What sets this film apart from its similar offerings from other studios is the increasingly dark and hopeless vibe that it has. Nothing good ever happens to Ohyaku, and you can see her getting crazier and crazier as the circumstances of her shitty life literally drive her insane. Yet it's impossible not to be sympathetic as she was so clearly wronged from pretty much her fourth birthday on. The other aspect is the sex and sensuality. There's a lot of rape in this film, but none of it is titillating, perhaps because these scenes were meant to show a contrast between the men (representing society) and Ohyaku (representing women). The sensuality is reserved for the lesbian scenes (few that there are) and the extended sequences when Ohyaku's tattoo is being created to cover her scar.
As for the other aspects of the film –
The swordplay is about average, where I keep the Zatoichi films as my high water mark for the golden age of Chambara, this rates below it but it's still well executed, i.e. the actors look like they have had some real training.
Although the film is shot in black and white (a rarity for all but the poorest studios in 1968/69) it's still gore heavy and lit like a classic noir.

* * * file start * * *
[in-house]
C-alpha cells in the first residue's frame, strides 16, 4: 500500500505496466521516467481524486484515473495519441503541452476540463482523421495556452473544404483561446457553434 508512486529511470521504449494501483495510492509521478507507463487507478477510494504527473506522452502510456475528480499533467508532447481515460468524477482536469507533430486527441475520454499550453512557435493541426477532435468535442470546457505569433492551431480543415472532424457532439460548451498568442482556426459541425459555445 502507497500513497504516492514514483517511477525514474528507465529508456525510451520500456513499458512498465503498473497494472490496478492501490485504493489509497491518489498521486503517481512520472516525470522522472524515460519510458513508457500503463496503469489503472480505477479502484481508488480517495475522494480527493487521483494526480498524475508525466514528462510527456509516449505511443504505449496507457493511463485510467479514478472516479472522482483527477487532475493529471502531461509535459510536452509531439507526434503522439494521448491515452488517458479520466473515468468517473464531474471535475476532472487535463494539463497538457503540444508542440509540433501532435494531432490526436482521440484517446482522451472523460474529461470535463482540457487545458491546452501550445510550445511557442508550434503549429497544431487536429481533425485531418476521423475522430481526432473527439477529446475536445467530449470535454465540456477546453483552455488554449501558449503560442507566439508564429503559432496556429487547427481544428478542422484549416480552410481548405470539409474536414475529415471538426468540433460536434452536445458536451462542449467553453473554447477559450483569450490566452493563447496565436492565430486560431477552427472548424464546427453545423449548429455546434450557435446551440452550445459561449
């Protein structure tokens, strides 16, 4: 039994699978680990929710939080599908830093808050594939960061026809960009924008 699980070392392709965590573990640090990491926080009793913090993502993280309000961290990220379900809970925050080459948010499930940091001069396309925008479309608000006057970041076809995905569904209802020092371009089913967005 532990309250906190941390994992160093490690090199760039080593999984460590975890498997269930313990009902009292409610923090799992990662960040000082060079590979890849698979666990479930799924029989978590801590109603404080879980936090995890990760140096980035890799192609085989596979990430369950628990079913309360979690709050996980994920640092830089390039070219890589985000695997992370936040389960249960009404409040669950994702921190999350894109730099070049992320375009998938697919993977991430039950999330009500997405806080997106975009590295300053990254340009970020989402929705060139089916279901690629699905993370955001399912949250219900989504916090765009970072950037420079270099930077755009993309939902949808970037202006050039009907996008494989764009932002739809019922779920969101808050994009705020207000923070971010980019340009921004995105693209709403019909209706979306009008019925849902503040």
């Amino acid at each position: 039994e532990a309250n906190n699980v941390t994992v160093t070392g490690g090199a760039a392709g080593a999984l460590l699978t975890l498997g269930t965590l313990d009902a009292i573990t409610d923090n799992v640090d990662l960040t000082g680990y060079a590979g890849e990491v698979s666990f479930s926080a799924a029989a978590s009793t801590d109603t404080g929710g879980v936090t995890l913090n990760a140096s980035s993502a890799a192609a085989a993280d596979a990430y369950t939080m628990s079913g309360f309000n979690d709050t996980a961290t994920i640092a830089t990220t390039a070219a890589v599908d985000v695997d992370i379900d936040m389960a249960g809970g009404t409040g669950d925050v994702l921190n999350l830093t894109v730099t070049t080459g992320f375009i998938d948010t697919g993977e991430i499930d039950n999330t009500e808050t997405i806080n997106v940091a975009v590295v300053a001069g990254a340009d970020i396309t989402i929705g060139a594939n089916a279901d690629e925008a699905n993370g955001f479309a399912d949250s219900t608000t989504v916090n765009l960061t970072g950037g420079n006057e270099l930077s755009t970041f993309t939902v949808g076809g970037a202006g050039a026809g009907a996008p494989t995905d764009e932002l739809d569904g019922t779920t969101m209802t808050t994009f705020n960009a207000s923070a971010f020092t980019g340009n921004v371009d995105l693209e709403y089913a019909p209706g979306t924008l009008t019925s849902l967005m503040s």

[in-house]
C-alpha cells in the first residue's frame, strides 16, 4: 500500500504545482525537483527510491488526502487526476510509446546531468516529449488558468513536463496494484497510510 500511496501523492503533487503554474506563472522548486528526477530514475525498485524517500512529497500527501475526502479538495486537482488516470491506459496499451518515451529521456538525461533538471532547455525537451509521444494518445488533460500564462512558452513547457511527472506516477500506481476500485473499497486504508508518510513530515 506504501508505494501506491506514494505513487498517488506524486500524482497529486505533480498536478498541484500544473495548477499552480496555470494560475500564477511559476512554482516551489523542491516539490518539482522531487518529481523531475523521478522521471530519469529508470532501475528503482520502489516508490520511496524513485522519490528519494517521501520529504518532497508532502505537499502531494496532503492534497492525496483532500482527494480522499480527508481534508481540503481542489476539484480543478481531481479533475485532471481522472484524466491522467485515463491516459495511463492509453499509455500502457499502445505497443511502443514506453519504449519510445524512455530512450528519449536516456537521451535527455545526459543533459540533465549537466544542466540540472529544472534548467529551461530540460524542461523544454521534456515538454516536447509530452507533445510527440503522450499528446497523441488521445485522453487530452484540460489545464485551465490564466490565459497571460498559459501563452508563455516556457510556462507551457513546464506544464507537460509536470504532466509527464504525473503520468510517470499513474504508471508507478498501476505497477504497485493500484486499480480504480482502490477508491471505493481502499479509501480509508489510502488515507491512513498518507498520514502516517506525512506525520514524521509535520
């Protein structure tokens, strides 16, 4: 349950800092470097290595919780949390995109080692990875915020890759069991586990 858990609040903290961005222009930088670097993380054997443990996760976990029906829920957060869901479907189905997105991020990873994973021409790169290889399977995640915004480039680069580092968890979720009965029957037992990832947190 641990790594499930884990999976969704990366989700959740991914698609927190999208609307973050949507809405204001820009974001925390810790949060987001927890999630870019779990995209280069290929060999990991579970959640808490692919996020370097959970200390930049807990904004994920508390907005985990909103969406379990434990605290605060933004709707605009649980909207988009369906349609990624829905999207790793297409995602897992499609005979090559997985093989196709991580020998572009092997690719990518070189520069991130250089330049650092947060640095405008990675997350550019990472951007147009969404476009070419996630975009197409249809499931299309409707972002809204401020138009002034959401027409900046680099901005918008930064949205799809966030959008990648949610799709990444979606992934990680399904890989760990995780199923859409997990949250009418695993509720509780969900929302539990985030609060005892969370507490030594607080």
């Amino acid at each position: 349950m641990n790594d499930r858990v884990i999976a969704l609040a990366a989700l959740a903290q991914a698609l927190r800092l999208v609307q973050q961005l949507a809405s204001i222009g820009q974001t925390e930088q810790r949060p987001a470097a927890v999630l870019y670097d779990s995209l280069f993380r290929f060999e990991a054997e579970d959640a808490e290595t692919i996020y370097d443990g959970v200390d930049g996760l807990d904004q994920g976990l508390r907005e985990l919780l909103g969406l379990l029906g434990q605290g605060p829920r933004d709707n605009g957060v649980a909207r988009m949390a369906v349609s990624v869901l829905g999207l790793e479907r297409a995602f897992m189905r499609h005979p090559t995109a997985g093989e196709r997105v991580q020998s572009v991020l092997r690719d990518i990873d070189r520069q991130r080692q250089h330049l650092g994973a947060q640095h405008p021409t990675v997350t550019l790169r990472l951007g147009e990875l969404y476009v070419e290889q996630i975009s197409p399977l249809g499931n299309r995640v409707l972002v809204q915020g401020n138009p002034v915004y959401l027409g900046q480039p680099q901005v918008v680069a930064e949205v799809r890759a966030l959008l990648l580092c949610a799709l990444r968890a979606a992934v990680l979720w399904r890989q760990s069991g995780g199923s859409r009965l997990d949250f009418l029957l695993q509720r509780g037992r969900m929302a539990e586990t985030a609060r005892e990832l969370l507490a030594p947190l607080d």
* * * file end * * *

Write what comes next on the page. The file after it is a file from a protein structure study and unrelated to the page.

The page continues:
Toshiaki Tsushima's score is a nice mix of traditional instruments and modern symphonic film music, and as is so often the case in chambara, this one doesn't become overly dominating very often (it does in a few scenes though). Still, good score, I'd buy it on CD.
Synapse offers Ohyaku 1, as well as the two sequels, in beautifully remastered widescreen with original Japanese and English subs. The DVD offers trailers for all three films, and a commentary track (that I could not find anywhere). The case has reversible artwork with the original theater poster (which is nice) and a short paper essay on women in chambara film which is pointless.
I'd like to ask all distributors to put a moratorium on this sort of waste paper. There is no reason you can't put this information as a text file on the DVD, with photos even, that way we won't hurl it into the trash as soon as we open the case.
Nits about paper aside, these are great releases for fans of pinky violence/chambara films and offers are rare anti-heroine who though insane and murderous, is still compelling and sympathetic.